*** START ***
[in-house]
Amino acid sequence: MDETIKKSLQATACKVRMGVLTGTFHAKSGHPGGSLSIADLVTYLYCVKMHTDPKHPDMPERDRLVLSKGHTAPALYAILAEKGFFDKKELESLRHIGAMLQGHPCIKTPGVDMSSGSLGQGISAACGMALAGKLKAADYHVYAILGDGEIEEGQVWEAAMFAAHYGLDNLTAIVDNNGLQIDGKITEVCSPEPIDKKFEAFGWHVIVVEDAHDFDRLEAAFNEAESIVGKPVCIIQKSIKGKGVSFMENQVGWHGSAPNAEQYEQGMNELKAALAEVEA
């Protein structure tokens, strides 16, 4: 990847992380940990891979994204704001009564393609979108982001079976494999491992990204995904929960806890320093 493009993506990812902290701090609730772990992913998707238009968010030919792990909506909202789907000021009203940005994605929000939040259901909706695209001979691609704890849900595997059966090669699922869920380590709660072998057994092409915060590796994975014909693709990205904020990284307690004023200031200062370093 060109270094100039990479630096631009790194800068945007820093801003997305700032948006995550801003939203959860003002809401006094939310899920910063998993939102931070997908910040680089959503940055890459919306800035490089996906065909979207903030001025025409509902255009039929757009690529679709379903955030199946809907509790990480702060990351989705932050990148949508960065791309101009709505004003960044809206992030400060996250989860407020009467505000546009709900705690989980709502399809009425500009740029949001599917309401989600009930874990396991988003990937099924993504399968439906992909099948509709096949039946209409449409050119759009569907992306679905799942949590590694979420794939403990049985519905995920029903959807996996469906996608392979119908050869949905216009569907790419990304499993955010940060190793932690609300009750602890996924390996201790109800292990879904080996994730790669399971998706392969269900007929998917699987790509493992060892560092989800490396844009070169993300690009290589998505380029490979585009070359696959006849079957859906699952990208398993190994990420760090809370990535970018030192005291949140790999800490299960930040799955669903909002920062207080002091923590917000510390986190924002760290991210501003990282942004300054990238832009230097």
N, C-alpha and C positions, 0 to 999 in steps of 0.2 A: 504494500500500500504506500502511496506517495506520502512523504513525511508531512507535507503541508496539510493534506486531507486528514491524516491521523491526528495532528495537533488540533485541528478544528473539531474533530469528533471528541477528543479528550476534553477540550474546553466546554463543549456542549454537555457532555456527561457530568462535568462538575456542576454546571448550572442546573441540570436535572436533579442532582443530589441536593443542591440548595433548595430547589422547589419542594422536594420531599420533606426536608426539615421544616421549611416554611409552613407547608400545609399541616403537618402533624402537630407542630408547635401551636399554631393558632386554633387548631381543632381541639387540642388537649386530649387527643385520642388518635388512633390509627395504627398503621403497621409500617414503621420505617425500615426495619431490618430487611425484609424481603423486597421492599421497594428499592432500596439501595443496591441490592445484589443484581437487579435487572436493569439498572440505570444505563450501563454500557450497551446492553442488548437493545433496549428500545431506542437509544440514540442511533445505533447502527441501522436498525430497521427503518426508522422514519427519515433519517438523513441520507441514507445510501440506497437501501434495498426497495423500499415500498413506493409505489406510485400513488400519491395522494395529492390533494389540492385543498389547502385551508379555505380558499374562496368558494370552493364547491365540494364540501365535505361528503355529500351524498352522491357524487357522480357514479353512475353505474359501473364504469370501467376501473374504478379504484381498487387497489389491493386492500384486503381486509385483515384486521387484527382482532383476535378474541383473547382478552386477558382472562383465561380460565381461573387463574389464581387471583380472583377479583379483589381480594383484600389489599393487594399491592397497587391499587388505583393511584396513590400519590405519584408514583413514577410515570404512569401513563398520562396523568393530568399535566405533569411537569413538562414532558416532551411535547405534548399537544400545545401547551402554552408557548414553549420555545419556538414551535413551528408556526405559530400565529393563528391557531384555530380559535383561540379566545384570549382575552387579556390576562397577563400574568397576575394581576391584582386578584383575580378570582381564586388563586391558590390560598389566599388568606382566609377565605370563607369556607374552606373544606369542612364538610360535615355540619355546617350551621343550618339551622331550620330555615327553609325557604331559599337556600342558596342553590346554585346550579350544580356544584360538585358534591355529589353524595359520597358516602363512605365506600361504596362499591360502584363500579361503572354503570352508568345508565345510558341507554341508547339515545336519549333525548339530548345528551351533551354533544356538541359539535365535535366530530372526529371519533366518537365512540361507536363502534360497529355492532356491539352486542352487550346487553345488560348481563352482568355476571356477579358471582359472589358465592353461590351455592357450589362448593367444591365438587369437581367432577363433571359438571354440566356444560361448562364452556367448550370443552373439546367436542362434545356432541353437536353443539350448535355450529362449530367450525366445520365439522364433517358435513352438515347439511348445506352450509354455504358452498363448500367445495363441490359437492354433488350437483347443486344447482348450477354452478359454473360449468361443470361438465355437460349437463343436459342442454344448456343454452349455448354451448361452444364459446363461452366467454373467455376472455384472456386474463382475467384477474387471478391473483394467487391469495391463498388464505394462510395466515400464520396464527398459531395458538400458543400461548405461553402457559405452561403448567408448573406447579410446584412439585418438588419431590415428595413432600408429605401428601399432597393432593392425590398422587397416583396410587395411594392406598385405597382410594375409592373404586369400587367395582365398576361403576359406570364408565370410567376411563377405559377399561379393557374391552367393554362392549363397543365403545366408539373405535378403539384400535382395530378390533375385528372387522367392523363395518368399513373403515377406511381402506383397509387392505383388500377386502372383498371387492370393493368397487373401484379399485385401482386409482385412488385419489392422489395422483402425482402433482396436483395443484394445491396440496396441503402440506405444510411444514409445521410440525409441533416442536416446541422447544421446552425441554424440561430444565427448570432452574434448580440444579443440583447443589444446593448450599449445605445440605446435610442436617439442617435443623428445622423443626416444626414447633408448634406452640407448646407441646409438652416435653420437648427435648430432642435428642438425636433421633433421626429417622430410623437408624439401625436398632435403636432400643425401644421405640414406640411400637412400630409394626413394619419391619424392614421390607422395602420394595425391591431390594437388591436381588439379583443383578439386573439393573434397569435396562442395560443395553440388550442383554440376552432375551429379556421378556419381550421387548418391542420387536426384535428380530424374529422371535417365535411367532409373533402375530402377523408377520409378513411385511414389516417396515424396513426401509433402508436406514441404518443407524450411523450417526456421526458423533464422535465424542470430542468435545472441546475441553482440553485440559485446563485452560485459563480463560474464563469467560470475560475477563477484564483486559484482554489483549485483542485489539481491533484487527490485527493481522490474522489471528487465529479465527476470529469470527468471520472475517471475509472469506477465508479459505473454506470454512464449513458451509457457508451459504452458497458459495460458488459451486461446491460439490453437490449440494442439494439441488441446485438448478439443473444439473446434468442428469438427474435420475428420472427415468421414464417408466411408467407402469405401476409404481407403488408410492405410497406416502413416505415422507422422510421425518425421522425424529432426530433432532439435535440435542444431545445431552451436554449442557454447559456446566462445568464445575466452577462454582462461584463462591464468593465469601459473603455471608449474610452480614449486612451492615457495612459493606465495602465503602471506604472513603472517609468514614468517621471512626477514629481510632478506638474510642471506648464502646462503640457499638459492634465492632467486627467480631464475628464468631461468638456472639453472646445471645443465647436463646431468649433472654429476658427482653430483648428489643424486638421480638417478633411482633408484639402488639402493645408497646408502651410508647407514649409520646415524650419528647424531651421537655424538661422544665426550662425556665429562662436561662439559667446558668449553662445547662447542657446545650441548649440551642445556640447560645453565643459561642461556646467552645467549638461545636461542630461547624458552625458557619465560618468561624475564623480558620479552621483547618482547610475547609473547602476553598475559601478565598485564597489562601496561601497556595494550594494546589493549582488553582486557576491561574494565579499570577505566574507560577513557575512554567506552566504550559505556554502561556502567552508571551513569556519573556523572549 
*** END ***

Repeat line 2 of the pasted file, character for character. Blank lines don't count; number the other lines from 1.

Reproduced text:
Amino acid sequence: MDETIKKSLQATACKVRMGVLTGTFHAKSGHPGGSLSIADLVTYLYCVKMHTDPKHPDMPERDRLVLSKGHTAPALYAILAEKGFFDKKELESLRHIGAMLQGHPCIKTPGVDMSSGSLGQGISAACGMALAGKLKAADYHVYAILGDGEIEEGQVWEAAMFAAHYGLDNLTAIVDNNGLQIDGKITEVCSPEPIDKKFEAFGWHVIVVEDAHDFDRLEAAFNEAESIVGKPVCIIQKSIKGKGVSFMENQVGWHGSAPNAEQYEQGMNELKAALAEVEA